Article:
Inequalities within the cultural and creative industries (CCI) have been insufficiently explored. International research across a range of industries reveals gendered patterns of disadvantage and exclusion which are, unsurprisingly, further complicated by divisions of class, and also disability and race and ethnicity. These persistent inequalities are amplified by the precariousness, informality and requirements for flexibility which are widely noted features of contemporary creative employment. In addition, women in particular are disadvantaged by the boundary-crossing (for instance, between home and work, paid work and unpaid work) and new pressures around identity-making and self-presentation, as well as continuing difficulties related to sexism and the need to manage parenting responsibilities alongside earning. This article introduces a new collection which explores these issues, marking the significance of gender for an understanding of creative labour in the neoliberal economy.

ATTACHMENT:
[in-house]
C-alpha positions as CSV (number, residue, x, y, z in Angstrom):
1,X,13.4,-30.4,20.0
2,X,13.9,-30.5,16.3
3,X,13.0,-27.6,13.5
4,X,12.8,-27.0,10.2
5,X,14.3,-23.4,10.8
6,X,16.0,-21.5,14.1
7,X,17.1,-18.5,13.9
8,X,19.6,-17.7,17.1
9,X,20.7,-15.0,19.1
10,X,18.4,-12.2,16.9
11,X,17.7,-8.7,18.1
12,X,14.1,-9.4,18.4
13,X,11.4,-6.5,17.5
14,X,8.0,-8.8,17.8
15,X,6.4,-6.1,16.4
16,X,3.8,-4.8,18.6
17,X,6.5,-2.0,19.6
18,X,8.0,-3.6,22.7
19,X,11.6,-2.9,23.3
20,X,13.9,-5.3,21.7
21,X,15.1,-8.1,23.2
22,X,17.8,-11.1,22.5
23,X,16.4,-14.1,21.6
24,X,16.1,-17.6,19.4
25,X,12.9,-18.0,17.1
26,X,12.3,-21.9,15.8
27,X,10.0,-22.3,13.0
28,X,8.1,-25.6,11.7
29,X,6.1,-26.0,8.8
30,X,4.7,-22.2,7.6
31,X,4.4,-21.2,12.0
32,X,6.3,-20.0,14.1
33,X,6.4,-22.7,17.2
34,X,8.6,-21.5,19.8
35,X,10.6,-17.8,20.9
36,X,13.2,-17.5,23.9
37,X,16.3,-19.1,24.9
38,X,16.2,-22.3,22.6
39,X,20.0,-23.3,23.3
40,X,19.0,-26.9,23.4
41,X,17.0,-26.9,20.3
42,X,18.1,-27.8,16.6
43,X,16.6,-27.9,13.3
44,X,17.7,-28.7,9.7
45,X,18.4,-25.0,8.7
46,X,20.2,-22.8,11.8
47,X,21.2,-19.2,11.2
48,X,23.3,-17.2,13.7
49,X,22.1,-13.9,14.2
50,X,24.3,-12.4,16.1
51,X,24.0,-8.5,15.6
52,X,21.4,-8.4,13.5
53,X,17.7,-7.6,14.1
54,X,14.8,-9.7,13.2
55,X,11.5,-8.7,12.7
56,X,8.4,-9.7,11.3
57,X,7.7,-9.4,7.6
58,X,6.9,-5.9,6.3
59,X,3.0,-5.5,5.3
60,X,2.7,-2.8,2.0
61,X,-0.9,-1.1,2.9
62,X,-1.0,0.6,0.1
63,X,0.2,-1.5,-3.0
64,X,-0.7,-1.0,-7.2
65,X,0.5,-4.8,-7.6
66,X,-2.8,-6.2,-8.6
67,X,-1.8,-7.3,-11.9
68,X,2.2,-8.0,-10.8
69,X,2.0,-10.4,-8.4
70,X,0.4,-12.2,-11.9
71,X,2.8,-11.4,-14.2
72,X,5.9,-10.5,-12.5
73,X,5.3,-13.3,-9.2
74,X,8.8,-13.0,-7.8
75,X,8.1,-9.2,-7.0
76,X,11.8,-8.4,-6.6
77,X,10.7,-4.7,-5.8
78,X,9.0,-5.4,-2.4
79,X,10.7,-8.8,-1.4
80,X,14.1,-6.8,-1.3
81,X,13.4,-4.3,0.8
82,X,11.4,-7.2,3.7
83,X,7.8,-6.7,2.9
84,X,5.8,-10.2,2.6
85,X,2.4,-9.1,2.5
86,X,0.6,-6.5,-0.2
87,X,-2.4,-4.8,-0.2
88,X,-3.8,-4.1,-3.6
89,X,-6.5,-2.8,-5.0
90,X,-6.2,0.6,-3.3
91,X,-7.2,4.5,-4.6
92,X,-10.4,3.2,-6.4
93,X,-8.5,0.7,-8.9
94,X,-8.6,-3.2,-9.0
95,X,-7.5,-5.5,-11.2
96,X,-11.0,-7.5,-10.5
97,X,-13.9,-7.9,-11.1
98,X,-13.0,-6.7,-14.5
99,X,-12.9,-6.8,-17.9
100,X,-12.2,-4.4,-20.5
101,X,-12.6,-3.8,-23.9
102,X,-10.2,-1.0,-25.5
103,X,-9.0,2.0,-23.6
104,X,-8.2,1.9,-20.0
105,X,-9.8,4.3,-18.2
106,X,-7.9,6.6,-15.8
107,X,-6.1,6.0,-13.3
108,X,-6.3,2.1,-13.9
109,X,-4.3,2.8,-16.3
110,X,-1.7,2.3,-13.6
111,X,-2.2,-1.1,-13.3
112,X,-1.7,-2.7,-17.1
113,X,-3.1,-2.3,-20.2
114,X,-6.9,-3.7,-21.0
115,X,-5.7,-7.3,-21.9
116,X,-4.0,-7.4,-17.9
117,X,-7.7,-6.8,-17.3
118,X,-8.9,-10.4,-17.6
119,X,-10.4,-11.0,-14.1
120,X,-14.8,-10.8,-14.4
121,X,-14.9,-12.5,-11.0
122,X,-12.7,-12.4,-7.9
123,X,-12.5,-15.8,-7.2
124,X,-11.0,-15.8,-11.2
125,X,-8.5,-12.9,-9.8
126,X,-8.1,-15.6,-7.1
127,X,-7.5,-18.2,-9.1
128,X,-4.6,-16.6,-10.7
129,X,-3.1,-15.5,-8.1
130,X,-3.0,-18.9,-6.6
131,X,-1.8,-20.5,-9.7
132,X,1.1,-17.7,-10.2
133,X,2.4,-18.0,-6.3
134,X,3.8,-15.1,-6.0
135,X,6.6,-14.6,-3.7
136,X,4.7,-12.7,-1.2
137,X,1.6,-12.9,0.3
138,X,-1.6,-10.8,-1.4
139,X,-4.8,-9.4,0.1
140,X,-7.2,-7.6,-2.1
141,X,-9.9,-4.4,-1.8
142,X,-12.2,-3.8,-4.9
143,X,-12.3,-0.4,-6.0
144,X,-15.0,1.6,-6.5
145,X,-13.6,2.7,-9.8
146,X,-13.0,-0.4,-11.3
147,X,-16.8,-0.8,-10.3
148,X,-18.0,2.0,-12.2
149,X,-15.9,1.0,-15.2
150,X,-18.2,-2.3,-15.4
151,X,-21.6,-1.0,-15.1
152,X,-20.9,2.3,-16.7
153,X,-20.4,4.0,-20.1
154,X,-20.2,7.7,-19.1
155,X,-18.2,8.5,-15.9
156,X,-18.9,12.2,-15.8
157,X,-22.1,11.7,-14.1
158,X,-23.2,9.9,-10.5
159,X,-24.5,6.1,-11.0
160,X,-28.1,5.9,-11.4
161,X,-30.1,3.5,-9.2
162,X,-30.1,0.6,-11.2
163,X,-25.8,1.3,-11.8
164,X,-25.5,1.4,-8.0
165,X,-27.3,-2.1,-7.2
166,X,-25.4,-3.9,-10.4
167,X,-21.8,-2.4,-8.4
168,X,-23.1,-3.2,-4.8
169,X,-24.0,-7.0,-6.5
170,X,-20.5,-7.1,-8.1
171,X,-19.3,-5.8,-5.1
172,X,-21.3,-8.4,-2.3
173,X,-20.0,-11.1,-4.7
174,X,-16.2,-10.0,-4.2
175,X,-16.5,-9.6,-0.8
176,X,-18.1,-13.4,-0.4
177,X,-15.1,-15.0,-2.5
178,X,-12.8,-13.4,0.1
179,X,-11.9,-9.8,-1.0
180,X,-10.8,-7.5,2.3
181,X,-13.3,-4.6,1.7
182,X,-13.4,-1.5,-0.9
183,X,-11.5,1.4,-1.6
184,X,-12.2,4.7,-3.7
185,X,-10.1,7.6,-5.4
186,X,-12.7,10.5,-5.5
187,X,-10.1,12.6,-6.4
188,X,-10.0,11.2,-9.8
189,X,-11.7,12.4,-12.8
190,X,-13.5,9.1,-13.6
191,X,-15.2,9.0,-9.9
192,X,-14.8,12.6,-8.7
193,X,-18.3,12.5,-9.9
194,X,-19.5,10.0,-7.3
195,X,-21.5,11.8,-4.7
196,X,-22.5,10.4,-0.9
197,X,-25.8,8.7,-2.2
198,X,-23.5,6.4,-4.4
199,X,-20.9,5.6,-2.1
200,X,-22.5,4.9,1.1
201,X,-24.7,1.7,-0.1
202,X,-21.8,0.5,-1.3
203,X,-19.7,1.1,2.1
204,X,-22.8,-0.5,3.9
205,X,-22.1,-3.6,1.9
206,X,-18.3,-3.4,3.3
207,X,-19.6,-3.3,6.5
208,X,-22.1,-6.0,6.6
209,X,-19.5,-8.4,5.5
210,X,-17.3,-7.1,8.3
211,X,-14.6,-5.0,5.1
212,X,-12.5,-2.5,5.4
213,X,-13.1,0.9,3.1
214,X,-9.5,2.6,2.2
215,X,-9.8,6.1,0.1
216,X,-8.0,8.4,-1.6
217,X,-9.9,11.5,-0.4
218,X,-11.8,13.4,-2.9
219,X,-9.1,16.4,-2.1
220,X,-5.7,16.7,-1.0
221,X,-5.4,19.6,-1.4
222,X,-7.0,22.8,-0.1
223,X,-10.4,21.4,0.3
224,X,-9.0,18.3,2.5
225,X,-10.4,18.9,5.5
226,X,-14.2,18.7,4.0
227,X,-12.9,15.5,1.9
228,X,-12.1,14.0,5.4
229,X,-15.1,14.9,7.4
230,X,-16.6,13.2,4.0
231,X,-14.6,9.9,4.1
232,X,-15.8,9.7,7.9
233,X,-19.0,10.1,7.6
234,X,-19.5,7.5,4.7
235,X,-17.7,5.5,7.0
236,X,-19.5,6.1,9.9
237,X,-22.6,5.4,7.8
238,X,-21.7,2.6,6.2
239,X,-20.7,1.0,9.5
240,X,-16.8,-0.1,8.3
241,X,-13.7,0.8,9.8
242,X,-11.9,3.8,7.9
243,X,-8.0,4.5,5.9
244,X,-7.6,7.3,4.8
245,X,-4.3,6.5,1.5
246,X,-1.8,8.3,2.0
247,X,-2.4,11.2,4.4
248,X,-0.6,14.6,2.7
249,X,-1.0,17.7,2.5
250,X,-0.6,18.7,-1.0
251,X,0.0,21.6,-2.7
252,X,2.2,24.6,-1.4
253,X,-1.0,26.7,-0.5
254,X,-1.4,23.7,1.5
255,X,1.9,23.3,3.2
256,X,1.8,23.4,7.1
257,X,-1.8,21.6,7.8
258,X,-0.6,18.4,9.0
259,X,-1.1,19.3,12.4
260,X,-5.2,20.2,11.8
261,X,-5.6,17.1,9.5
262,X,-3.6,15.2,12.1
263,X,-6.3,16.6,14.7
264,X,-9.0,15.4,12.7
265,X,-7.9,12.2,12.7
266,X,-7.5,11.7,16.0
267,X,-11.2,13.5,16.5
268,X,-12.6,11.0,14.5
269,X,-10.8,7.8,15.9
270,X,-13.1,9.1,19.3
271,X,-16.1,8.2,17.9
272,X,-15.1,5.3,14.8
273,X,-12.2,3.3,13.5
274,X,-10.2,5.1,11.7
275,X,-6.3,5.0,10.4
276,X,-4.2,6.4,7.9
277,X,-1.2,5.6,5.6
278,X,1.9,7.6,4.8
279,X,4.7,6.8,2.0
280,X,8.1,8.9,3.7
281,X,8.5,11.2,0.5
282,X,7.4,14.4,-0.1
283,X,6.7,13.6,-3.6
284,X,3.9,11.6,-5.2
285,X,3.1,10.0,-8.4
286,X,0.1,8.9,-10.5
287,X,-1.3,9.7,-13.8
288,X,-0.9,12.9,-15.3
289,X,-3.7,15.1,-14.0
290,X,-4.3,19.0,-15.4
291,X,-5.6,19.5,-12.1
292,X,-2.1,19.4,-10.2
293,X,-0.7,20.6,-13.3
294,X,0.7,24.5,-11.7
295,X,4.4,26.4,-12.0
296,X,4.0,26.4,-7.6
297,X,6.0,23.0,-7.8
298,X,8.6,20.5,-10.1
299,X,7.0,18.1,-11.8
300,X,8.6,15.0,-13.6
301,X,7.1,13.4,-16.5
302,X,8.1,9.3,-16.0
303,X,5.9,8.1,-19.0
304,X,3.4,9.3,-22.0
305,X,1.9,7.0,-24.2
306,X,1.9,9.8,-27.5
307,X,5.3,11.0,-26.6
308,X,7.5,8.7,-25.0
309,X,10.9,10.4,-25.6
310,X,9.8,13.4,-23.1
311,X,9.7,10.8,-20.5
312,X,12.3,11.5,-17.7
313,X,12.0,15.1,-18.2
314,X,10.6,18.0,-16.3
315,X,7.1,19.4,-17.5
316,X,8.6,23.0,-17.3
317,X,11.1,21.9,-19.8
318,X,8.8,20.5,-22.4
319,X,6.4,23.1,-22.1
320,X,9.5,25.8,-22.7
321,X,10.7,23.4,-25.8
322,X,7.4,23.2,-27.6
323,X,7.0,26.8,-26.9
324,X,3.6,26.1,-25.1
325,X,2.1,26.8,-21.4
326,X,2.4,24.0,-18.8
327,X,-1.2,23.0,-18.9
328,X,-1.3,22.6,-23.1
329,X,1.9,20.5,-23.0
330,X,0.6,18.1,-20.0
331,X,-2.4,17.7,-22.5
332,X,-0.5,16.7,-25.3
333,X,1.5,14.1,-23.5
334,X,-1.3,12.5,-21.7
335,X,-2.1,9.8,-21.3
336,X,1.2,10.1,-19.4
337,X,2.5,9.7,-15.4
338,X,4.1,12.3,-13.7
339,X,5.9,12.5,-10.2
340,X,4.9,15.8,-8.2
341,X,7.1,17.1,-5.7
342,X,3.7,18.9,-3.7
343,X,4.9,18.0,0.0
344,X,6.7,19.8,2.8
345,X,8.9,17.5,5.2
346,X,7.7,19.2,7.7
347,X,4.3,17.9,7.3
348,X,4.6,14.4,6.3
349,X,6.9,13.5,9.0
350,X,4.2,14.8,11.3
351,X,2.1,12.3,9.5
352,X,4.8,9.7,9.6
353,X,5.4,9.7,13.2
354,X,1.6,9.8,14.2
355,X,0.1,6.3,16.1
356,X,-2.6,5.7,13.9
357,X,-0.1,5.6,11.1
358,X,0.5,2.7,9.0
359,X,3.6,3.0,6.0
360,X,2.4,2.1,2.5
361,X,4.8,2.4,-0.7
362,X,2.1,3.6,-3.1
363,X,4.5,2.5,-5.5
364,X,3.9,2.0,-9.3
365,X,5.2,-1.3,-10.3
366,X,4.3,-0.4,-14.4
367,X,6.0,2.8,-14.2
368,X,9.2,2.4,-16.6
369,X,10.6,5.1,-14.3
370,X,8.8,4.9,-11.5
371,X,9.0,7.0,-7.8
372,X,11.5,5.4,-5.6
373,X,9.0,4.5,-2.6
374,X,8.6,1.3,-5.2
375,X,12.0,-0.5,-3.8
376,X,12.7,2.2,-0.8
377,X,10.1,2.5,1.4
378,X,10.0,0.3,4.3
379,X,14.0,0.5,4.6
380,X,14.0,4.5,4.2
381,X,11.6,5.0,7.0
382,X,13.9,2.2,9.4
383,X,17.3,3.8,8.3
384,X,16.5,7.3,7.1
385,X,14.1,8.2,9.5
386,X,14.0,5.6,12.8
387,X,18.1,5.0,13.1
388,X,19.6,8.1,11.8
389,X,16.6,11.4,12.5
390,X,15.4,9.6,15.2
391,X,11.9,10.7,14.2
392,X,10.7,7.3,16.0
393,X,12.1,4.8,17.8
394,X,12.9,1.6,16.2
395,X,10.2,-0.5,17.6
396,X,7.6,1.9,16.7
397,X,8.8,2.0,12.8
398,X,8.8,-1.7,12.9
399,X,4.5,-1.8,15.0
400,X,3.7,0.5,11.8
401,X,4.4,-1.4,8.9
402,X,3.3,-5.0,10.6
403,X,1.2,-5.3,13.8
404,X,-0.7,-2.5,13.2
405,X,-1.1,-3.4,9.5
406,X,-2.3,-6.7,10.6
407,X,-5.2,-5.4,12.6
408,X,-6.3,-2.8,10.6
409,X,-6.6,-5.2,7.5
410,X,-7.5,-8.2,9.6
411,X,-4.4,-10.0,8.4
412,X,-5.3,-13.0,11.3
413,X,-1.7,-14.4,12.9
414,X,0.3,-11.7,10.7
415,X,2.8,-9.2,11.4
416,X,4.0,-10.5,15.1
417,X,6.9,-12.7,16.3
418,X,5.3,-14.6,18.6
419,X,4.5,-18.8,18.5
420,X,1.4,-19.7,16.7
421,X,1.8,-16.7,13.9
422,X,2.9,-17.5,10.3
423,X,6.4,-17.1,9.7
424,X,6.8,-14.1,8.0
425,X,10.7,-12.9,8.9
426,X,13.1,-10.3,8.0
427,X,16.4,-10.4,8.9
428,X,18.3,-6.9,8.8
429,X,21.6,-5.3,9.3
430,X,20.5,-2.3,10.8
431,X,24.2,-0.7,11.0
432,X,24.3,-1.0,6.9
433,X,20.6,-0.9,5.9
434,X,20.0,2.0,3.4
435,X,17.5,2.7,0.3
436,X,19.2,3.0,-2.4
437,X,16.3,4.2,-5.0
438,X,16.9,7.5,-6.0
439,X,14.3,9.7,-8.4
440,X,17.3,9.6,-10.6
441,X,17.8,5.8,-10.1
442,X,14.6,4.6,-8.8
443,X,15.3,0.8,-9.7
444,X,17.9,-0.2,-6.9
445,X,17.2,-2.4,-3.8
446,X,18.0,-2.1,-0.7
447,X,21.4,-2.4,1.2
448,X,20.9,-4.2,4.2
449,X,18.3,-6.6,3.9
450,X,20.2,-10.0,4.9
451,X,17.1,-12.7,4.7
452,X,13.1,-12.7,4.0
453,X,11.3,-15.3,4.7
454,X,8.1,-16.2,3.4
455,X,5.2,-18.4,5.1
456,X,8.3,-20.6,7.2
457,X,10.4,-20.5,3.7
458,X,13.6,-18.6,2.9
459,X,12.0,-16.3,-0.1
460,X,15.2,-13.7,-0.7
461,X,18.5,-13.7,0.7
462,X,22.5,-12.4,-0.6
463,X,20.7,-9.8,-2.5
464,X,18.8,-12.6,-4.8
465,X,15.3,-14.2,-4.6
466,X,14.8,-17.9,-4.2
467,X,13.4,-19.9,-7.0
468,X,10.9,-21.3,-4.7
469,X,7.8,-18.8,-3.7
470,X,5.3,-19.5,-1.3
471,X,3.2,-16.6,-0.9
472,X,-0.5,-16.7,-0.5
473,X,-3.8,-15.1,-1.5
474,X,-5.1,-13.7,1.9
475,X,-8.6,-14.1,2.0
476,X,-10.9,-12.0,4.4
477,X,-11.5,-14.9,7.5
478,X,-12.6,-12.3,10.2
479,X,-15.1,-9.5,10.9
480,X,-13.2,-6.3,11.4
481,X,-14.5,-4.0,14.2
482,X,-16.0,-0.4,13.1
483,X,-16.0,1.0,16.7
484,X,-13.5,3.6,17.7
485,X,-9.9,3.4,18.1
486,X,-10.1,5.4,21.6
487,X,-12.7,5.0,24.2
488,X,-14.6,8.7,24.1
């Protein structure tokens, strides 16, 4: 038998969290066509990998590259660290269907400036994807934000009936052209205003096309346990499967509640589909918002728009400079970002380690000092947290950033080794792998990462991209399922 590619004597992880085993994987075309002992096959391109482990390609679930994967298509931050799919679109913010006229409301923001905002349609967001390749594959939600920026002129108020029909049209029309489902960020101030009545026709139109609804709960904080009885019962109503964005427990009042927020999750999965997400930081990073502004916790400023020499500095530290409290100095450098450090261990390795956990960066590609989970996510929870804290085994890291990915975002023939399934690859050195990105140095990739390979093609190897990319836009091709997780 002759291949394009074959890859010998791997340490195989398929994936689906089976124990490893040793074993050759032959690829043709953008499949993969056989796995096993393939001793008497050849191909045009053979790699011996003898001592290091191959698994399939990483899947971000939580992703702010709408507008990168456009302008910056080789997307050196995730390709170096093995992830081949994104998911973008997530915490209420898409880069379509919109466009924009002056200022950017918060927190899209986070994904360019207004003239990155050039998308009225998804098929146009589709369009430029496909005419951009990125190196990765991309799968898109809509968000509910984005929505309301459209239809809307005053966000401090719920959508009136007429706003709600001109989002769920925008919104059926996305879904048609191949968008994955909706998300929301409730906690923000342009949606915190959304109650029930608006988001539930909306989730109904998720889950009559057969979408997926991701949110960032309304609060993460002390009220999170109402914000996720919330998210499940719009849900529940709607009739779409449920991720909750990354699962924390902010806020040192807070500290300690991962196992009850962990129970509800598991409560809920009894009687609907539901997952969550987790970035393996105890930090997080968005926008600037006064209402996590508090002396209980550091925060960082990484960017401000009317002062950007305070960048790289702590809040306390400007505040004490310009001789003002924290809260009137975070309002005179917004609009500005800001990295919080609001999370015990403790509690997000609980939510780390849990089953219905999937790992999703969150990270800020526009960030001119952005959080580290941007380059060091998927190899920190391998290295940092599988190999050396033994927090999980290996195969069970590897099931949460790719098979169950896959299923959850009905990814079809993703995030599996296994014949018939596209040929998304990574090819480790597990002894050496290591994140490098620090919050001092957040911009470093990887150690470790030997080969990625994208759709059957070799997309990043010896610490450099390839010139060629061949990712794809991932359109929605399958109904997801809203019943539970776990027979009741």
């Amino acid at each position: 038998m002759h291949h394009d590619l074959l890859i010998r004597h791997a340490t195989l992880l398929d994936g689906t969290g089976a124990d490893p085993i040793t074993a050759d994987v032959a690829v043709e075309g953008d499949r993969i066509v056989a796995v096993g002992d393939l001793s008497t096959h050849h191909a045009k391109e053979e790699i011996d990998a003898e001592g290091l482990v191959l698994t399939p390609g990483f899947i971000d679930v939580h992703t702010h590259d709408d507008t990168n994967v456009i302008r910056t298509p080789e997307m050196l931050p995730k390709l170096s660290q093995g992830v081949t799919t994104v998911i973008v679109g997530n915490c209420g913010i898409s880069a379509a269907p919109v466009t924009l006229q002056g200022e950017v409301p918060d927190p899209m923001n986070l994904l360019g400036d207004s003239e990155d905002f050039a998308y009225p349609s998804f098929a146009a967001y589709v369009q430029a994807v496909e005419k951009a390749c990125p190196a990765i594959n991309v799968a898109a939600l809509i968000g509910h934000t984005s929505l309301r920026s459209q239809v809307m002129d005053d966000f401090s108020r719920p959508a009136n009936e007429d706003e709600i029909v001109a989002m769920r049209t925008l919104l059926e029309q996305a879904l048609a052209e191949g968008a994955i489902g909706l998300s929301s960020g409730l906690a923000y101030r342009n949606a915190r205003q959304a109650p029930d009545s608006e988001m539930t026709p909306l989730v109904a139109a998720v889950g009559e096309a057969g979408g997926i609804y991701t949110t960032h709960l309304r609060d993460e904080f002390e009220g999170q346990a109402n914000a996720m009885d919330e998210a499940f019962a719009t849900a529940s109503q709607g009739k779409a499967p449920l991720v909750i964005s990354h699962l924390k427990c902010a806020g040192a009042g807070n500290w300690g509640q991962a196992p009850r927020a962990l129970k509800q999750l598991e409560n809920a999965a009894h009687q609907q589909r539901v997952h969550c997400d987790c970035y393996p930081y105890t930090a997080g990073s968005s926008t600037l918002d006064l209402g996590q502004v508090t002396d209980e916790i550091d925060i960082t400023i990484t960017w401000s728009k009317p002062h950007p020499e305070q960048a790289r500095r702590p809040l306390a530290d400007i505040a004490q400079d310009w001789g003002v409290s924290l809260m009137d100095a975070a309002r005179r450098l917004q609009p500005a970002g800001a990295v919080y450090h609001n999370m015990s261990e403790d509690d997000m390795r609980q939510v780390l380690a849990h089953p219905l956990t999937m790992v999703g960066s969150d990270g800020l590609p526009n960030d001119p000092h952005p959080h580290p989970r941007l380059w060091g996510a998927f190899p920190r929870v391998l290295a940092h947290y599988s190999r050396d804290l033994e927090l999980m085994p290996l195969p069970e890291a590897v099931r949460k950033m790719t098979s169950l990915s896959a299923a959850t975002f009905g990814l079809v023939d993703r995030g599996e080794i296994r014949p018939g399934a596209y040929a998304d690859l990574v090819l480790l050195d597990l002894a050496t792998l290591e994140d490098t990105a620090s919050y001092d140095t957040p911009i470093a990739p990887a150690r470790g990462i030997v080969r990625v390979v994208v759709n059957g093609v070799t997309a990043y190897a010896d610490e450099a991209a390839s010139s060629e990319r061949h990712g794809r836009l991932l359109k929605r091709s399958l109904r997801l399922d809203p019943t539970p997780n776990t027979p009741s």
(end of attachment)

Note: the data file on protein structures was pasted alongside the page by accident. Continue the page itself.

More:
- creative labour